By Ian S. Port
By Cory Sklar
By Godofredo Vasquez
By Gil Riego Jr.
By Ian S. Port
By Ian S. Port
By Christopher Victorio
By Ian S. Port
Beg Scream & Shout! The Big Ol' Box of '60s Soul
If popular culture is to be believed -- and, granted, as cultures go, it's a pathological liar -- the most important thing about soul music appears to be your response to it. Not just whether you stir at all, though that factors large, but the extent of your contortion. Because the soul in question isn't really the music's, it's yours -- and that's all part of the package.
If you're at a loss as to soul protocol -- or if, merely liking the music on Rhino's new six-disc '60s soul compilation, Beg Scream & Shout!, you don't go into fits of apoplexy at the sound of Marvin Gaye -- all you need do is refer back to the pantomimes seen in movies (The Big Chill), on television (Murphy Brown), or at post-Lee Atwater Republican victory parties. In a festive spirit, William Hurt or Candice Bergen or Newt Gingrich sets the turntable to spinning Percy Sledge, Aretha Franklin, or Sir Mack Rice. (Not all soul singers were famous.) People in the vicinity -- who, in the aftermath of the soul era, all seem to be over 40, professional, and white -- start making various ... gestures. At first, these might just be chance facial tics, or just that nod that most of us get from listening to music we enjoy. But then the faces cinch up like drawstrung sweat pants. Their hands commence to clap in a way that says not so much "I can keep time" as "There's a groove in there somewhere." They may even begin to snap their fingers and utter sundry whoops of joy. For extra soul points, they might cry, "Ow" -- it does, after all, hurt so good. And then the pelvising begins -- a wholesale dry hump of the air, assisting those clapping hands in their search for the groove. And then, after the various whitefortyfessionals bite their lips, loosen their ties, and ... oh, the humanity ... start to dance, a soul-drunken number of them might elect to sing along. "Muh-staang SALLY," they yawl. "Ah think you bet-tuh suh-LOOOW, yo MUH-staaaang down." In their attempts to emulate the soul singer, the partiers flirt with blackface. But no -- it's the soul, you see. The deeply felt condition of humanity, wrung from a pop song, articulated through stiff steps and isometric facial exercises.
Granted, real live people who happen to be over 40, white, or professional don't necessarily behave this way; all sorts of people like soul, and some of them even know how to dance; and when real live people do snarl and stomp along with music like an enthused animated corpse, it's usually because they're enjoying it, and, more important, relishing their memory. Soul music is, after all, as inextricable a vein in the boomers' bygone youth culture as big band music was in that of their parents. (That is, once again, if pop culture isn't telling a whopper.) And like big band music, soul was slick -- an orchestrated music, meticulously planned and produced, and a canny exploiter of the sort of advanced oiling available in the studio.
None of soul's artifice makes it bad. The idea that tunes like "In the Heat of the Night" (Ray Charles), "Function at the Junction" (Shorty Long), or "Piece of My Heart" (Erma Franklin) -- all offered here -- allegedly inspired grand mal is quite admirable. If a producer, or even a musician, can manipulate a bunch of handy, predetermined ingredients (in the case of soul, predominantly from African-American sources, but with a healthy respect for the pop necessities of the day) and convince people that they're hearing passion, immediacy, abreaction -- hell, we can call that art, can't we? Contemporary R&B, with its vacuous displays of proficiency with voice set over canned background, pales. Boomers liked soul for a reason.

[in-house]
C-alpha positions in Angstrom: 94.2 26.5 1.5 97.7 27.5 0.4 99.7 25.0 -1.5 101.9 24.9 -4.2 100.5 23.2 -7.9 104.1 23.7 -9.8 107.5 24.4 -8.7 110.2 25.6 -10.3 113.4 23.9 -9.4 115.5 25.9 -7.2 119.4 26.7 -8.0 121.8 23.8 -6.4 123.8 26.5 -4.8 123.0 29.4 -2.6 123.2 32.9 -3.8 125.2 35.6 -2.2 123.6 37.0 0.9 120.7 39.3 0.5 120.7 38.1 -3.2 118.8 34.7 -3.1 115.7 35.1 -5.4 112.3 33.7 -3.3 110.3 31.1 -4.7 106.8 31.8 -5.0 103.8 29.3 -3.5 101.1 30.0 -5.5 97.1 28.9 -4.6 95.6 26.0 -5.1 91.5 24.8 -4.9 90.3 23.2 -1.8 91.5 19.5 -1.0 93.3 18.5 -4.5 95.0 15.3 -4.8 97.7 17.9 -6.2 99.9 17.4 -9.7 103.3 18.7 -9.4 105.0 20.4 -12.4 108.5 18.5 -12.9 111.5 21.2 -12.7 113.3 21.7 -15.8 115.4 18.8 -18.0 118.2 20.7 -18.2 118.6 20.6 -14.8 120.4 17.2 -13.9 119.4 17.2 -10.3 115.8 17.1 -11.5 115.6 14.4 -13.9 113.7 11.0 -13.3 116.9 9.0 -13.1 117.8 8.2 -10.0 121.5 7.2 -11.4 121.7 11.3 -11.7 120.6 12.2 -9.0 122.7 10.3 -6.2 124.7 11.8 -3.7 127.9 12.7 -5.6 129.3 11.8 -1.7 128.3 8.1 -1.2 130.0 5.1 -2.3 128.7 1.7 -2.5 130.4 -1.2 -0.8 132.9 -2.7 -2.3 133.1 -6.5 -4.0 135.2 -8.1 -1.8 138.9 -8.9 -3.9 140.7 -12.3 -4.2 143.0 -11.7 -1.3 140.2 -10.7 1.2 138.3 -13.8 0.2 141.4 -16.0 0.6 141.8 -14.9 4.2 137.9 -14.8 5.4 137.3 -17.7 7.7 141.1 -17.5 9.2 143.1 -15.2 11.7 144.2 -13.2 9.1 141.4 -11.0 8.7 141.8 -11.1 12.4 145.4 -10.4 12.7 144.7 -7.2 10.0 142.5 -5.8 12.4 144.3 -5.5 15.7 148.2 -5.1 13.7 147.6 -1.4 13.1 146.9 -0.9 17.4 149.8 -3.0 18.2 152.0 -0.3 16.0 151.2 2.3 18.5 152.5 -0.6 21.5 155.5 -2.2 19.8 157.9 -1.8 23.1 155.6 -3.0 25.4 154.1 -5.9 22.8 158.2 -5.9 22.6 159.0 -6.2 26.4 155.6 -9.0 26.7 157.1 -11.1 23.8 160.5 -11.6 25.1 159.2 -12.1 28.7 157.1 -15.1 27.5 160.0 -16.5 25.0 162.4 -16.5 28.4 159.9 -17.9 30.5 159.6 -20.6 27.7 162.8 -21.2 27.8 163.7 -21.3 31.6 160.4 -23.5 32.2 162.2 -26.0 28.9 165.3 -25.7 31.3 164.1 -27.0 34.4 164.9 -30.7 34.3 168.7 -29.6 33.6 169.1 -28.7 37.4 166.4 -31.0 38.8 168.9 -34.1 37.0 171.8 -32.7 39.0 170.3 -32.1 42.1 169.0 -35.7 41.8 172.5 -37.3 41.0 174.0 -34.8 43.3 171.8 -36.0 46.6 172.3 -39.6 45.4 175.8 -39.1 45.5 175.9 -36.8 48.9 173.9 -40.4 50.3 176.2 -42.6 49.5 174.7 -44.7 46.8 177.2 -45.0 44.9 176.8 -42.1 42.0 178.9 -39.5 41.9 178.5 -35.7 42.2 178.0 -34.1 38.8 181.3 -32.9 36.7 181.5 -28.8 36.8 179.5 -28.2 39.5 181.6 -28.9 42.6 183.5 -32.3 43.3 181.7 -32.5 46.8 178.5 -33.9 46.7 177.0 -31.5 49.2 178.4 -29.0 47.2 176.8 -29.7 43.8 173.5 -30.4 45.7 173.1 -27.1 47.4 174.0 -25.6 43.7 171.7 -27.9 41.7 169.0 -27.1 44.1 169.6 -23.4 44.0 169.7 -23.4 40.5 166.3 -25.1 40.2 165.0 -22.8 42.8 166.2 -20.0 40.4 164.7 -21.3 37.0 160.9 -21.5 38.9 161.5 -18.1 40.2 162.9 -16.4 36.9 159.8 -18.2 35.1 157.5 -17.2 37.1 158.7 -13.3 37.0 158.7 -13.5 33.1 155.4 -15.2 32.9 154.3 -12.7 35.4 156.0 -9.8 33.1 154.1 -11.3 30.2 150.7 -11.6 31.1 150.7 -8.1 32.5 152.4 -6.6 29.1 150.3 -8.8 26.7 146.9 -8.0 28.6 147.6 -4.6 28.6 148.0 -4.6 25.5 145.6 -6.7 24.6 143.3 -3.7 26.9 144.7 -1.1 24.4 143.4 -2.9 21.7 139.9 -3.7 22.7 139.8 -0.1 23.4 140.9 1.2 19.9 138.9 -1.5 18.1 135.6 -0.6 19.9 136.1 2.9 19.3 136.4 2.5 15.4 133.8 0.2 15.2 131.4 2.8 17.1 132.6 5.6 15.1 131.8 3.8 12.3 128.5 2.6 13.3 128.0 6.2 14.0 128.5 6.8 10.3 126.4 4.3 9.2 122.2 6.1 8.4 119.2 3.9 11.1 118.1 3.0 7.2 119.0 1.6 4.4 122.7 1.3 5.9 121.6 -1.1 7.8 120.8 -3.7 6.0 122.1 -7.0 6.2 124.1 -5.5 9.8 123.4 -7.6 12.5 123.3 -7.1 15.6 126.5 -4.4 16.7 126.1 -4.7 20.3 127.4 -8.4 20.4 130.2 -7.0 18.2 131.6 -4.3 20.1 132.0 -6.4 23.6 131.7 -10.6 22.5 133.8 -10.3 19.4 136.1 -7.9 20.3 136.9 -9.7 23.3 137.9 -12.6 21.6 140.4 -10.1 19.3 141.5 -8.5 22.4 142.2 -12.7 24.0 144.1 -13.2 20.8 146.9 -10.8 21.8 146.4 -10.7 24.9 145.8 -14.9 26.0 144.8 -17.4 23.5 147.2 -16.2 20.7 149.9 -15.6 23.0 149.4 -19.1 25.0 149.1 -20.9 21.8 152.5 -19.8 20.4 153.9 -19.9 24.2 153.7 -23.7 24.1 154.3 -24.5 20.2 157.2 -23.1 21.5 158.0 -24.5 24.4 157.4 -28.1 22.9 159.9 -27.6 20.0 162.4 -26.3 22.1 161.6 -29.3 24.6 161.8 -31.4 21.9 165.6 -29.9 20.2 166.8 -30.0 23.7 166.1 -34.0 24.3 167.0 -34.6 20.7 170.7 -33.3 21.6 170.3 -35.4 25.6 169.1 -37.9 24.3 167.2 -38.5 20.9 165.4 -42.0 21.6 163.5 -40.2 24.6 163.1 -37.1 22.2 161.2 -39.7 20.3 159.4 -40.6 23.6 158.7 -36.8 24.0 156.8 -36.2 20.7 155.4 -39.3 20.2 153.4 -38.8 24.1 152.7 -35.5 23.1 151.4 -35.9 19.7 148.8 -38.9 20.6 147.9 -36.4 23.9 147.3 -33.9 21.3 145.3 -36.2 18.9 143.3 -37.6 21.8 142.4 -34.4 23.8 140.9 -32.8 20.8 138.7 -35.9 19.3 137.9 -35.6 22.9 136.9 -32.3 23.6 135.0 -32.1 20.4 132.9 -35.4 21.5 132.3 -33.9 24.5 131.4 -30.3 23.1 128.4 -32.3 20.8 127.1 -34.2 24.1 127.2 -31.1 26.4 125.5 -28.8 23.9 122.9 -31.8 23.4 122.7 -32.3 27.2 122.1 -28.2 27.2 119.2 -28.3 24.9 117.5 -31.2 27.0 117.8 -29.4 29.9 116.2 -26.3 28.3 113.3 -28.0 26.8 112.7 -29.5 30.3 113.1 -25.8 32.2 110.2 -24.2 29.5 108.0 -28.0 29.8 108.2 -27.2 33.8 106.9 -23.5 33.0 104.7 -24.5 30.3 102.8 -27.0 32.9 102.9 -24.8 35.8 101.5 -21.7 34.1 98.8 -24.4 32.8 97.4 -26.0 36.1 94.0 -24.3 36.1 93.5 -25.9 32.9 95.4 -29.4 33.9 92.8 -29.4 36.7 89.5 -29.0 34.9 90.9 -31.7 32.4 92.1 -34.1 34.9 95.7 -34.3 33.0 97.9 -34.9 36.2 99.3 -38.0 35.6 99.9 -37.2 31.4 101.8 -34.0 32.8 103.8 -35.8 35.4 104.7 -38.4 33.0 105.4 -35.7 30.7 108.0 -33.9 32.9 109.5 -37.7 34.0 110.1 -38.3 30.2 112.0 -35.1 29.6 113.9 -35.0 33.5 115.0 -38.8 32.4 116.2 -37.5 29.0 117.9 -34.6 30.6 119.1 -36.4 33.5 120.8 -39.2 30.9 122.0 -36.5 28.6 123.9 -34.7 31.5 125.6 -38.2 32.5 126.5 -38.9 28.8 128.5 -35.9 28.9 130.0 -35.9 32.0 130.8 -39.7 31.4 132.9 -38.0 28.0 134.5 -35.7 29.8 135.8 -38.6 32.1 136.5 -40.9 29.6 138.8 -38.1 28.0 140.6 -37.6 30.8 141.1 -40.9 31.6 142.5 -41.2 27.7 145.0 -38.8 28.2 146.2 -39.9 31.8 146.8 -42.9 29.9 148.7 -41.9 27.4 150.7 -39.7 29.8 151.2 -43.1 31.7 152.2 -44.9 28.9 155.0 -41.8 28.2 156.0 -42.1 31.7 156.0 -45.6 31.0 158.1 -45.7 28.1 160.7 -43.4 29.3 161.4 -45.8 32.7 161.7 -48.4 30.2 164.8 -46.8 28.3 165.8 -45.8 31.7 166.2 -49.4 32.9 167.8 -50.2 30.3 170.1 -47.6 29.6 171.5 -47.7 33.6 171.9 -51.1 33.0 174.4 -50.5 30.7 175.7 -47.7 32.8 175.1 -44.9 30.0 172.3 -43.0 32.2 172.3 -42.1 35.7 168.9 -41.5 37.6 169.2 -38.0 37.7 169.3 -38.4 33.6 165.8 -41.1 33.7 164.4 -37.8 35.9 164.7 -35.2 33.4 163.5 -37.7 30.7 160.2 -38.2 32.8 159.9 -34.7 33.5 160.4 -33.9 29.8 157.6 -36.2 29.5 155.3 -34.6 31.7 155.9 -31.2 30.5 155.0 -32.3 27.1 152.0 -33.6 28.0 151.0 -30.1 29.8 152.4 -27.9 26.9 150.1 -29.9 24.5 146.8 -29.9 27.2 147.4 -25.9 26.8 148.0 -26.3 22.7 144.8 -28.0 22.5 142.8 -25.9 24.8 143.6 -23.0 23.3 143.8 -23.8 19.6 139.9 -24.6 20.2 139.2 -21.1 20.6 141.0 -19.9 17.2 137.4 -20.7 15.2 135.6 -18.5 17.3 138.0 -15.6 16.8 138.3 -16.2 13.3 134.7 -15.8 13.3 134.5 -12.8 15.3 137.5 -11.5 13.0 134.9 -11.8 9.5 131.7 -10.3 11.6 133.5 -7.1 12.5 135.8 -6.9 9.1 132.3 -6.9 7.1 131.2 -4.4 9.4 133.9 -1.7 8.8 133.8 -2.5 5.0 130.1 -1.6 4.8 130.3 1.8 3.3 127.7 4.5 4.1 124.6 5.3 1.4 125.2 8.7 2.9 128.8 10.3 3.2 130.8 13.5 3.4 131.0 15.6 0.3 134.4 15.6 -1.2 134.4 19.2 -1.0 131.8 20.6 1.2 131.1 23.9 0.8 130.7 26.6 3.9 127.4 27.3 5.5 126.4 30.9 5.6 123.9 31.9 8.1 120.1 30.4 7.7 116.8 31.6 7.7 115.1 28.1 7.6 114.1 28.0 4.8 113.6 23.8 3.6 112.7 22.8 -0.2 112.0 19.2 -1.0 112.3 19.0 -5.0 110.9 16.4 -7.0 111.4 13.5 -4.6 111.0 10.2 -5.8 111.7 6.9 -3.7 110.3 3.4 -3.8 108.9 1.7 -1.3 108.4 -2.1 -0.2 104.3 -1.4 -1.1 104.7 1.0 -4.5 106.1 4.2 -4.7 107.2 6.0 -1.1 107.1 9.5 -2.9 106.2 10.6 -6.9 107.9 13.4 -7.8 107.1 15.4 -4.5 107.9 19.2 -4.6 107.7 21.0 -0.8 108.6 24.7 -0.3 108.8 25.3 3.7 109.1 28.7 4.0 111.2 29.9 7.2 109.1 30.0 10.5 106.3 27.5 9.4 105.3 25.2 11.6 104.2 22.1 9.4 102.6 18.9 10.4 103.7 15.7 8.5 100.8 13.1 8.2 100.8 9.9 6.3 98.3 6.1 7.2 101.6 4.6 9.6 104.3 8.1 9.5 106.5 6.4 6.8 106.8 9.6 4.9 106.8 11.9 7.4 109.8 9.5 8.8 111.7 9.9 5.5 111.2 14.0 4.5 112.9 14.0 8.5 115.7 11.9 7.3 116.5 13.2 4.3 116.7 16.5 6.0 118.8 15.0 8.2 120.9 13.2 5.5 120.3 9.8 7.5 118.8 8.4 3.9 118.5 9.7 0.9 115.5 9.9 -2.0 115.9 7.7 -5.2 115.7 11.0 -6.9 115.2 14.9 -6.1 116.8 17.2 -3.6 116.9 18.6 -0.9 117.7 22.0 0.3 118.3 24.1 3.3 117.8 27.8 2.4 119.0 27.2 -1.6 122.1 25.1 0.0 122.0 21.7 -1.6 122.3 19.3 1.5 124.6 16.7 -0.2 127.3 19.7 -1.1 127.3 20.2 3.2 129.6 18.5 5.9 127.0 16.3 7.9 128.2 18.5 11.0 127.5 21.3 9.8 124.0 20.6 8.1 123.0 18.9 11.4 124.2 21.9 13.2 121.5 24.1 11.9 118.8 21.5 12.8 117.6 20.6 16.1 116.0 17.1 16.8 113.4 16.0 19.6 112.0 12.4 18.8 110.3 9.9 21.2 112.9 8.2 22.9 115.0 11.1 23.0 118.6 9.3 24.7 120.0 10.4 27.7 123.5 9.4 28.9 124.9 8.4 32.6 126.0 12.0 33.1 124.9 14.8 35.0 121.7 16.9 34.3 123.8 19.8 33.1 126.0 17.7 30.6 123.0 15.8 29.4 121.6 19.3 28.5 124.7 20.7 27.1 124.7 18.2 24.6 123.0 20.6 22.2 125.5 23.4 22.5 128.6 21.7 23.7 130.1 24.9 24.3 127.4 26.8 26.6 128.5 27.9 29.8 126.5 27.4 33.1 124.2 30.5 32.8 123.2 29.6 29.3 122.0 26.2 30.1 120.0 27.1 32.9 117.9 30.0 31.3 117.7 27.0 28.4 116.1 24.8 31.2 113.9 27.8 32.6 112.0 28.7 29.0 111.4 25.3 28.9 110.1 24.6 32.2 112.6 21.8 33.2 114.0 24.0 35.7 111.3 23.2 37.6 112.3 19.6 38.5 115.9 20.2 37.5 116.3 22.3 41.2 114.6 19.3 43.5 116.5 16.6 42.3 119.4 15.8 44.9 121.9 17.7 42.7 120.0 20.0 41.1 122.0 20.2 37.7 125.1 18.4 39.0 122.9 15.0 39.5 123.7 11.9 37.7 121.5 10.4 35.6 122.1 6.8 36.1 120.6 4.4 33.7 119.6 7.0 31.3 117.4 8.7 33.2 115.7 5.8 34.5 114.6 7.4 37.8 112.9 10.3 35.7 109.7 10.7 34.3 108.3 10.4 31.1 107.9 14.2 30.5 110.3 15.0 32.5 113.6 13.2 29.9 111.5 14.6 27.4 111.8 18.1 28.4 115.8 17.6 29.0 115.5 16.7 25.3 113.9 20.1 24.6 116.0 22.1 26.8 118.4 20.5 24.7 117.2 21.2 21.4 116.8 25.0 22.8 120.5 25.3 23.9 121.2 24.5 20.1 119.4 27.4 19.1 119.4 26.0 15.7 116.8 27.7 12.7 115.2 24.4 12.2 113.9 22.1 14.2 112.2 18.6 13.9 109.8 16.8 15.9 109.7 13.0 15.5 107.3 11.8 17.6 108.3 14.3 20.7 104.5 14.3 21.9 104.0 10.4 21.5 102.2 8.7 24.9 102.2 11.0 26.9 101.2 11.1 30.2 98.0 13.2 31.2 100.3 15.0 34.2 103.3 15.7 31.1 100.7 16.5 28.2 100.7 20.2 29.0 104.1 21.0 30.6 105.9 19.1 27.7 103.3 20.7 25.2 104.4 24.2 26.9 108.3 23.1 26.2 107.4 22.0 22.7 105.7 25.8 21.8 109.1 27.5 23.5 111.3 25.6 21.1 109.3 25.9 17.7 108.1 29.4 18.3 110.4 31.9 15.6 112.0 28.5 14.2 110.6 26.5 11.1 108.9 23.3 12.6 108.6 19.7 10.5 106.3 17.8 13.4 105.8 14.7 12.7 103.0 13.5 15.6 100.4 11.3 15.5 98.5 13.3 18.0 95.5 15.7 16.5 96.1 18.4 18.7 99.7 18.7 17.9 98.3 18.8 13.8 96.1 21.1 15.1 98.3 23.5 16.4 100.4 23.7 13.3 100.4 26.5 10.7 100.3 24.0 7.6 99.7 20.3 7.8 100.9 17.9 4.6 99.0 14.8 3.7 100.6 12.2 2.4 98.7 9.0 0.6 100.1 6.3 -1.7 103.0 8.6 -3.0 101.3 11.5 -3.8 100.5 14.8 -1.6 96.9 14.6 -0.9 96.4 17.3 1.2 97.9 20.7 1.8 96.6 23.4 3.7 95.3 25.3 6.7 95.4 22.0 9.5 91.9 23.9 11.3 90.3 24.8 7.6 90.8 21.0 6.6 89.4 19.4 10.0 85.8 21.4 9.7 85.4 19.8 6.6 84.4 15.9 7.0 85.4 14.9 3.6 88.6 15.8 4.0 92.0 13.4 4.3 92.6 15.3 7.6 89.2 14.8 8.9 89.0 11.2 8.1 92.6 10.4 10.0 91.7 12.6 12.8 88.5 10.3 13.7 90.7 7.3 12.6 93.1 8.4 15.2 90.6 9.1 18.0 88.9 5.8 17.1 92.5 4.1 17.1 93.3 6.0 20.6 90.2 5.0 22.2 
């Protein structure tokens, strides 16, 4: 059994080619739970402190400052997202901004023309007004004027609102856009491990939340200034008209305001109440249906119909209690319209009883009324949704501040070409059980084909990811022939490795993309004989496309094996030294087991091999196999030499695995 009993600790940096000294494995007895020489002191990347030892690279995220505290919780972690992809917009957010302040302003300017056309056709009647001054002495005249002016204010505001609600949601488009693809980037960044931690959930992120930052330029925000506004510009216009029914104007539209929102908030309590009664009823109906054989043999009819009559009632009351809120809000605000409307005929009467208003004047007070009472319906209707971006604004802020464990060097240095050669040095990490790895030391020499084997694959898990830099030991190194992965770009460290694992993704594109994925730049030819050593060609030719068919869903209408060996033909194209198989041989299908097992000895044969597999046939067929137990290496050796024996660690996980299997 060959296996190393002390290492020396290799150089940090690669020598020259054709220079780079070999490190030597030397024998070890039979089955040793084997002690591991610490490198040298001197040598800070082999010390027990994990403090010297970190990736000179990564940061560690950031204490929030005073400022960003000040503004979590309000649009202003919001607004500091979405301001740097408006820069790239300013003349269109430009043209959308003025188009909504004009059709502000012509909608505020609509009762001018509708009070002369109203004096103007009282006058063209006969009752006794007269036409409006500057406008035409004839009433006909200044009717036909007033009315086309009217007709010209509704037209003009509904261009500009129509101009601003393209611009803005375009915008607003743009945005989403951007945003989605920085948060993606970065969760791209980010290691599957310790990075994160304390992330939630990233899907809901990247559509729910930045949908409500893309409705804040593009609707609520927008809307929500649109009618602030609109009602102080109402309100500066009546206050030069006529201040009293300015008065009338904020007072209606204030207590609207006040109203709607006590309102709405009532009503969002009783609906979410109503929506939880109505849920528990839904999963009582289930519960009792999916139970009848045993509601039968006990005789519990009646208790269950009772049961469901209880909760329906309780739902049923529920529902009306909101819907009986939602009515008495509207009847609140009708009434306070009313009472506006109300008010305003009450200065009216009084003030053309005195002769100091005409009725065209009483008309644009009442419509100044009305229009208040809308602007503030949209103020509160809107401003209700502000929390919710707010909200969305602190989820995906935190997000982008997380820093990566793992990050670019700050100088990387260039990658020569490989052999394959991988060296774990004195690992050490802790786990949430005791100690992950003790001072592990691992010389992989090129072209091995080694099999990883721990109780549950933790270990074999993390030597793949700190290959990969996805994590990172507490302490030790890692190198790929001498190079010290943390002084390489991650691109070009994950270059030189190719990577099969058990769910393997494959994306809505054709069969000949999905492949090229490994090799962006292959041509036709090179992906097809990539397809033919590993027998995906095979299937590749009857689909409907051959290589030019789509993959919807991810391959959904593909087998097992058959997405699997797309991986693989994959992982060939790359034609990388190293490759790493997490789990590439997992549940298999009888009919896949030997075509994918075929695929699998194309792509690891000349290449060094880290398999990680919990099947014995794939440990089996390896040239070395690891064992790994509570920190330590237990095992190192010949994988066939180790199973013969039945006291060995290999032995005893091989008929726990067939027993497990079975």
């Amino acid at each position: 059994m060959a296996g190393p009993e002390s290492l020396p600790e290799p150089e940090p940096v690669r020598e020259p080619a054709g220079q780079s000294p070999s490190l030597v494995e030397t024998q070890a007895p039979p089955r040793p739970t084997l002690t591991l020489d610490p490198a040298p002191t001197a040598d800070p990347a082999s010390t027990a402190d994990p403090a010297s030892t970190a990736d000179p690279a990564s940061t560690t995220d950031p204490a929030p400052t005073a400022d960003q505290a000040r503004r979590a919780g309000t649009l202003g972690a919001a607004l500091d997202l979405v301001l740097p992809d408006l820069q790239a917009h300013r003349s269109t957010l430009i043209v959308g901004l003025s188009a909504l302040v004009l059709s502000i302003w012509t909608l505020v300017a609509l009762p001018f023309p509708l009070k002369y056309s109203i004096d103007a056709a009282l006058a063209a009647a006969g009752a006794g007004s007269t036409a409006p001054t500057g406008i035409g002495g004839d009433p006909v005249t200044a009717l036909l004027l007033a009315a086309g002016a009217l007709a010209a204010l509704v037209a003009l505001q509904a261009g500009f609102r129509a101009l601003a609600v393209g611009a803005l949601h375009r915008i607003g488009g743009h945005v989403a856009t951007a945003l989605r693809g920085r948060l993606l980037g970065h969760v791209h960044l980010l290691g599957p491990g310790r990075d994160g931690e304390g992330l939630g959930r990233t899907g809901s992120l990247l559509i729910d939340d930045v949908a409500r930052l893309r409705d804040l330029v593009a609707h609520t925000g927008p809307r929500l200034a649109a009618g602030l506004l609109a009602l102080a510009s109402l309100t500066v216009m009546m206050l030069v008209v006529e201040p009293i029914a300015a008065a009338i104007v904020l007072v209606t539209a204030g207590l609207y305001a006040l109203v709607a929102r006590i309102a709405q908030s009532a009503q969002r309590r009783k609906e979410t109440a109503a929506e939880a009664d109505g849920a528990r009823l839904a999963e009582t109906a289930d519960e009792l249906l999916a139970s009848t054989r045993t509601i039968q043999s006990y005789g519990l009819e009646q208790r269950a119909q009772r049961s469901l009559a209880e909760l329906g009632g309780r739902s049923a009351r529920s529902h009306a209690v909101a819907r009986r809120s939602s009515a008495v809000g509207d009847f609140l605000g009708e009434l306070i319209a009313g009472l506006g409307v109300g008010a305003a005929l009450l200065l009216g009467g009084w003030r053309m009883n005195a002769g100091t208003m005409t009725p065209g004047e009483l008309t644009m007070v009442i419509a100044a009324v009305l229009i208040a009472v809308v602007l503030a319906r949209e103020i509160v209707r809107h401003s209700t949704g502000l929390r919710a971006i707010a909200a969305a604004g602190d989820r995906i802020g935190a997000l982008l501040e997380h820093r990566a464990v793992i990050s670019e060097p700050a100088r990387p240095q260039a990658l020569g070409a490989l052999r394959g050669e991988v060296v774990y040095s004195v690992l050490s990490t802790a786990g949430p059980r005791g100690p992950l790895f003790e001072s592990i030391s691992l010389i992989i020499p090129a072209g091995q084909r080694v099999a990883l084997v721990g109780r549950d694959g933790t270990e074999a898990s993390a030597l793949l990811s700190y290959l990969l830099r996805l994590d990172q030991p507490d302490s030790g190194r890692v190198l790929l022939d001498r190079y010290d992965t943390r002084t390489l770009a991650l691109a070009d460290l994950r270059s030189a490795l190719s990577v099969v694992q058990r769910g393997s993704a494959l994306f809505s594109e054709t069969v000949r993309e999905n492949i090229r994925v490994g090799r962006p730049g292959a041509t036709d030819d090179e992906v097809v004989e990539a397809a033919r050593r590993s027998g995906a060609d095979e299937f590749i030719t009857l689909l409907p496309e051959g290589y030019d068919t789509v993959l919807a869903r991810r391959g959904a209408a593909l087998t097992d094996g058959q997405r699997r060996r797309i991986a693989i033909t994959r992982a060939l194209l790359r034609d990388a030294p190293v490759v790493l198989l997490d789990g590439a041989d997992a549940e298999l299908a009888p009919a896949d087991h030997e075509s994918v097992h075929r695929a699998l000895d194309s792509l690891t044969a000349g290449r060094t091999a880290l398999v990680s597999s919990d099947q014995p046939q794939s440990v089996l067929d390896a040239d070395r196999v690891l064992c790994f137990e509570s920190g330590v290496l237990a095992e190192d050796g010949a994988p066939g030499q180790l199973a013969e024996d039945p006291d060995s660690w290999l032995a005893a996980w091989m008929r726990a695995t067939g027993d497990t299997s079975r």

Younger listeners, whose preferred types of music owe much to the stuff heard on Beg Scream & Shout!, might have a thing or two to learn about the form. But unpackaging soul music from its vital cultural setting might be just as difficult as getting the stuff out of Rhino's damn box. The packaging imitates one of those 45 boxes that Mom or Dad carted around back in the day. The discs themselves are dolled up like old singles, with sleeves, plastic platters, and old label imprints. The contents also include a booklet and about a thousand soul singer trading cards, with pictures, bios, and tiny soul-quiz questions and answers. Some of the biographical material is interesting, if partisan. "The grit-and-grease of The Contours stood in marked contrast to the ready-for-prime-time sheen of other, more urbane Motown acts. ... It's hard to believe that the lyrics were written by no less [sic] than Smokey Robinson, the premier composer of romantic soul ballads." True. But then comes the inevitable cheerleading for the deified: "To truly appreciate the power of raw, undiluted funk, you could go out of your way and buy the entire Parliament-Funkadelic/Ohio Players/Cameo back catalog. Or you could simply do what I did and sit in the backseat of a taxicab for a half hour on the hottest day of the year. That way you could observe firsthand as your driver -- a robust, hairy, awkward man -- reels through a series of convulsions to the tune of 'It's Your Thing' by the Isleys." Yes, that's very nice -- but I already knew that people liked the Isley Brothers. And I already knew that people act foolish when they hear soul. As for the generous packaging: You don't need an entire printing press to wrap a fish.
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